“Transgender Theory and Global Shakespeare”
Performing Shakespearean Appropriations: Essays in Honor of Christy Desmet, ed. Darlena Ciraulo, Matthew Kozusko, Robert Sawyer (Lanham, MD: Fairleigh Dickinson University Press, 2022), 161-176″
Even though Shakespeare’s plays were initially performed by all-male casts, they were designed to appeal to diverse audiences. Many modern adaptations reimagine those plays as expressions of gender nonconformity.
Over the past decades, prominent films and theater works have fostered new public conversations about the politics of appropriating gender identities in Shakespeare’s plays around the world.
This chapter makes an intervention in both transgender and Shakespeare studies by reading traditionally binary characters as transgender to shed new light on performances of gender identities in a global context.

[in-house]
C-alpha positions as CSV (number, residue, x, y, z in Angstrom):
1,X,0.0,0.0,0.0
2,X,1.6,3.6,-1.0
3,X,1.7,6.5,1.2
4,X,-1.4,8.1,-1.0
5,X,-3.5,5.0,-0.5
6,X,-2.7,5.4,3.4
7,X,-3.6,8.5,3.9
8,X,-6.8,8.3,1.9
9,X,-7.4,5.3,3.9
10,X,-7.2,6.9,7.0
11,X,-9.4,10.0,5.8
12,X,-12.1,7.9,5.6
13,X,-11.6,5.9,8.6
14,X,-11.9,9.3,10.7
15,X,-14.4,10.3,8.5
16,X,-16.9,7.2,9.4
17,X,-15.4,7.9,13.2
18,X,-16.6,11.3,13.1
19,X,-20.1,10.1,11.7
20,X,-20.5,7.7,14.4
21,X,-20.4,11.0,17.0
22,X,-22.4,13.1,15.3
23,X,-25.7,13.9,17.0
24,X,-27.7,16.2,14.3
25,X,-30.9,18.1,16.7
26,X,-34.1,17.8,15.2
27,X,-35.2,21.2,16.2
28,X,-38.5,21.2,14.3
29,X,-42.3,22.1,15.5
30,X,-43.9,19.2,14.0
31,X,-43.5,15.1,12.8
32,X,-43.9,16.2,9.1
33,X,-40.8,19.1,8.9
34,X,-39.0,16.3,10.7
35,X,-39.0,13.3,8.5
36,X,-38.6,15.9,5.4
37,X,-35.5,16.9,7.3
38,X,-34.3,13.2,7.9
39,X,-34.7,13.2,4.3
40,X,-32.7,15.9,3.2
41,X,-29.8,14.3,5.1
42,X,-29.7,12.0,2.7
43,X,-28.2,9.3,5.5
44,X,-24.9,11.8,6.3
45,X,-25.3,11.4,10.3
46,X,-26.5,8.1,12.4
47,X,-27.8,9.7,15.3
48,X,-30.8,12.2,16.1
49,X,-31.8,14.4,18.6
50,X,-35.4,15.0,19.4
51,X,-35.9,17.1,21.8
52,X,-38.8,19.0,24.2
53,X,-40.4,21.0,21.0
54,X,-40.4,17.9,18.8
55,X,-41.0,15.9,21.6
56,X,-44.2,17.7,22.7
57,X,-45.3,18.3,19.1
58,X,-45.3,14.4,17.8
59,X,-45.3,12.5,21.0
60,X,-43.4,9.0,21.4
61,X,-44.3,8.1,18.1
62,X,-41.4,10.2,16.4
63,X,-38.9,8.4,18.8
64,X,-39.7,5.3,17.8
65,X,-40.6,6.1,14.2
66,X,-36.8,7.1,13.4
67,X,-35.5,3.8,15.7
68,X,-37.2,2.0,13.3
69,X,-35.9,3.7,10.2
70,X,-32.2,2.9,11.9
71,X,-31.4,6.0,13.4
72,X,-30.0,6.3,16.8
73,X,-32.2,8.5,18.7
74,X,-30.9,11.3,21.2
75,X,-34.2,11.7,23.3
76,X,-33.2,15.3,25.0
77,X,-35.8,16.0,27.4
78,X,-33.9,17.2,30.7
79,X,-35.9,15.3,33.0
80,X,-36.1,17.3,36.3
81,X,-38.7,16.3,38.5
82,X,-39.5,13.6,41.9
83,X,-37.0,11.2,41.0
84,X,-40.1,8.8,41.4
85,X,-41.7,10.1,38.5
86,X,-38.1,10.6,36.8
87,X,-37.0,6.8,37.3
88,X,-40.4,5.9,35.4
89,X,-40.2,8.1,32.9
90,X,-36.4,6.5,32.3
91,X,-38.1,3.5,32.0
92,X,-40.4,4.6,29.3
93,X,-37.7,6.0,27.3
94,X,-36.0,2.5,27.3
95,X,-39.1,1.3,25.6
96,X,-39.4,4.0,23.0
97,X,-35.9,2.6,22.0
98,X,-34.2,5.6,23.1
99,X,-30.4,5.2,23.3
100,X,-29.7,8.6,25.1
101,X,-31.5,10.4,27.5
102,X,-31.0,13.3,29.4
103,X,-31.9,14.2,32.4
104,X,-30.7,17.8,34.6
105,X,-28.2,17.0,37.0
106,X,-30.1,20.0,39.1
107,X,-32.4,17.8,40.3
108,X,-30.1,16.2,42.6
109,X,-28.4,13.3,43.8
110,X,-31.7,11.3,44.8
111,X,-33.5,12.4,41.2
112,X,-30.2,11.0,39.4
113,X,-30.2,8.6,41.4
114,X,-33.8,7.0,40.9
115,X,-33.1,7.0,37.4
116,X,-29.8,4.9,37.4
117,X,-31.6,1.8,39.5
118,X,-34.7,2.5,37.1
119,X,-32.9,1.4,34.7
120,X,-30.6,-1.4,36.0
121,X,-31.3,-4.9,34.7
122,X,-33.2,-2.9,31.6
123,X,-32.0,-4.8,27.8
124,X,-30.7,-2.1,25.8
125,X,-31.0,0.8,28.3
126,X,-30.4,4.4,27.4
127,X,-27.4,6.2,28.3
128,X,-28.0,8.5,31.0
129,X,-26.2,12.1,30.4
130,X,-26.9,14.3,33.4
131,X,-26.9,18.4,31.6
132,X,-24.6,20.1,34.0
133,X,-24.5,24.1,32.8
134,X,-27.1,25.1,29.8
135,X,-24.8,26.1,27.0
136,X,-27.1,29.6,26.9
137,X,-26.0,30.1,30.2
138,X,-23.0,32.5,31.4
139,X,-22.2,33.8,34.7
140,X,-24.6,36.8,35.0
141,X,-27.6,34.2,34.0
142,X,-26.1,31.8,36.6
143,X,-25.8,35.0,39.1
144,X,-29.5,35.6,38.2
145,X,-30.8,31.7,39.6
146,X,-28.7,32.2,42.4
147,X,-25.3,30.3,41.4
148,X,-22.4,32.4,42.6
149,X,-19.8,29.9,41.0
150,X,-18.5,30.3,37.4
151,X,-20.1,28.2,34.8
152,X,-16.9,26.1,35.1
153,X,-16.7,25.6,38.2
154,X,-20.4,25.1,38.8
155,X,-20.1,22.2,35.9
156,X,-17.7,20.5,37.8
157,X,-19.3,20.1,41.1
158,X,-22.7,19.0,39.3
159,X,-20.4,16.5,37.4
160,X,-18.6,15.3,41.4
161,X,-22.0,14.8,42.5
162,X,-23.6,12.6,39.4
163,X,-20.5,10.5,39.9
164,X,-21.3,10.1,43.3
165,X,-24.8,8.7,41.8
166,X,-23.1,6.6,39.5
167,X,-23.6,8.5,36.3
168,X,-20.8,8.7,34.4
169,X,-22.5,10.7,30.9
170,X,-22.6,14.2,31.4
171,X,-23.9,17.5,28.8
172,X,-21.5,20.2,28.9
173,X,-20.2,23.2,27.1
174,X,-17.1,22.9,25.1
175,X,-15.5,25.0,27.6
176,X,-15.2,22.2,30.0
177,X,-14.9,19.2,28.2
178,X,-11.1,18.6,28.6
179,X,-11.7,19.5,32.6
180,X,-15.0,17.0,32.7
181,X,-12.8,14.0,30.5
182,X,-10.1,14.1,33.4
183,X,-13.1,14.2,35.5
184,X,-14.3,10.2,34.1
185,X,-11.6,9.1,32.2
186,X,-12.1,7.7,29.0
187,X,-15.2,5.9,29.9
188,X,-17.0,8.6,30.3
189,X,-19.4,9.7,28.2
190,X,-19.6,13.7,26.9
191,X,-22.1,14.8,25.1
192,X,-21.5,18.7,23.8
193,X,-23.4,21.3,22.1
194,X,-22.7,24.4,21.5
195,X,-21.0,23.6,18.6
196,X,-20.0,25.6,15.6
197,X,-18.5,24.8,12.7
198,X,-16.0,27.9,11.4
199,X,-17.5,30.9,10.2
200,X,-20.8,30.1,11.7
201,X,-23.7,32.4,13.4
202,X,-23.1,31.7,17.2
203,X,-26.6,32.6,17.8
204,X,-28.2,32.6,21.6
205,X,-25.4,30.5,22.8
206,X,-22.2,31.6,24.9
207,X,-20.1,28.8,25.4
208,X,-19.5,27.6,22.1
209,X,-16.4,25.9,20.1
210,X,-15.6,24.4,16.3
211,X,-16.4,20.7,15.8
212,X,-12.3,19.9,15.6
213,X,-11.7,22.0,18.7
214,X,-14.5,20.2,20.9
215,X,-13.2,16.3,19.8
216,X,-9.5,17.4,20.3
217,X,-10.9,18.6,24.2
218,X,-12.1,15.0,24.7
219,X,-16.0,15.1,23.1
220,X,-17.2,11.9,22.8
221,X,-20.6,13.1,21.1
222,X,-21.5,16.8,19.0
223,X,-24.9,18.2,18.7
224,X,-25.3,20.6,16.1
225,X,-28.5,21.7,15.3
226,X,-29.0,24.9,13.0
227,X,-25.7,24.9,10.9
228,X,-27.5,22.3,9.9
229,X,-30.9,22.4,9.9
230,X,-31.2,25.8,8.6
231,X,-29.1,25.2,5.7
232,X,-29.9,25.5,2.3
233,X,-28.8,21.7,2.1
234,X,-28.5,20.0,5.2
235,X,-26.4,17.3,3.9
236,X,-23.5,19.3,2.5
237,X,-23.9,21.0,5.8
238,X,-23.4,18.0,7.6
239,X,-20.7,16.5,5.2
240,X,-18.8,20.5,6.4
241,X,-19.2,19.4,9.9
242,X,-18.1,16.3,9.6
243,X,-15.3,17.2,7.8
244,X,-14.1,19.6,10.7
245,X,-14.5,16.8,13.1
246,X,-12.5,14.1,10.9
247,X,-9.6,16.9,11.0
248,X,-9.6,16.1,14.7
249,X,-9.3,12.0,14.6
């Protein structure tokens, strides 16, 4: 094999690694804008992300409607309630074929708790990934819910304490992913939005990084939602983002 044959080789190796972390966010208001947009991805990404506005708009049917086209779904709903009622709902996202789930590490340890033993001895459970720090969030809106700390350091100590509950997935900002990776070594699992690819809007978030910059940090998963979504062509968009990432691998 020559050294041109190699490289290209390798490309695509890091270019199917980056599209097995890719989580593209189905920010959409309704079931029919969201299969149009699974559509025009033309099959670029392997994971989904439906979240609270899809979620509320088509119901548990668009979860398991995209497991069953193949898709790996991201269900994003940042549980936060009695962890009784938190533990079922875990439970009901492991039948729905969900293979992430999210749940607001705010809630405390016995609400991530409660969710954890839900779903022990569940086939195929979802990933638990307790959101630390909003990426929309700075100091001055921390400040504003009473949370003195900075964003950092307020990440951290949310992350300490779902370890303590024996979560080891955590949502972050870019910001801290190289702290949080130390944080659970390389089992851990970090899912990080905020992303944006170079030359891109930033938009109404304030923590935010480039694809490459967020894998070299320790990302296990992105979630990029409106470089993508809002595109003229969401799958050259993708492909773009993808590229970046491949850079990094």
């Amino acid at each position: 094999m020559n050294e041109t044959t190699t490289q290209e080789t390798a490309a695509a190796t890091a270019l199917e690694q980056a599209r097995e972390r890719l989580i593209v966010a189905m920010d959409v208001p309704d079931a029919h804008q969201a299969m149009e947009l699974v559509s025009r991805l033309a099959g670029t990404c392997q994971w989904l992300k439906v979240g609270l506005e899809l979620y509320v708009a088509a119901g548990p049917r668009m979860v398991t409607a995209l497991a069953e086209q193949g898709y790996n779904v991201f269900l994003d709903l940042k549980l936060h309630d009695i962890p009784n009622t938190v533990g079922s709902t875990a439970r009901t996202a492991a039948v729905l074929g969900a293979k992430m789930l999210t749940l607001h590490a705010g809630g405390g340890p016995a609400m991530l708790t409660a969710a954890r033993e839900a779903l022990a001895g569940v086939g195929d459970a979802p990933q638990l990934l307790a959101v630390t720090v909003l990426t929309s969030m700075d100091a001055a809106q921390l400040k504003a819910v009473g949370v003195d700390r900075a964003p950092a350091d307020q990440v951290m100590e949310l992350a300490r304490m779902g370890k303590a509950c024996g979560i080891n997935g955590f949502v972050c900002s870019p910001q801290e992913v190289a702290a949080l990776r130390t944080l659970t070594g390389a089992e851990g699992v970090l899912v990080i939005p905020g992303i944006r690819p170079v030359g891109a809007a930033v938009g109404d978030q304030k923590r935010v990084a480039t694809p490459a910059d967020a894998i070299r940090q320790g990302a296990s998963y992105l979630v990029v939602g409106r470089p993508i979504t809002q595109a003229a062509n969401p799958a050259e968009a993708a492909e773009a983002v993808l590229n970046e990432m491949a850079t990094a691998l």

Viola as Cesario, for instance, is a trans masculine character, as she does not cross-dress for entertainment or mischief. She never recovers her “maiden’s weeds” at the end of Twelfth Night. We could deploy transgender theories to examine other cases as well, such as the practice of cross-gender casting (Julie Taymor’s 2010 film The Tempest), gender-bending performances (contemporary productions of Jacob Gordin’s 1898 play The Jewish Queen Lear), and postgender adaptations, in which gender is not treated as a meaningful denominator of characterization (Michelle Terry’s 2018 Globe productions).
Performance theories inflected by transgender studies destabilize the line between normalcy and the deviant in and beyond scripted performance.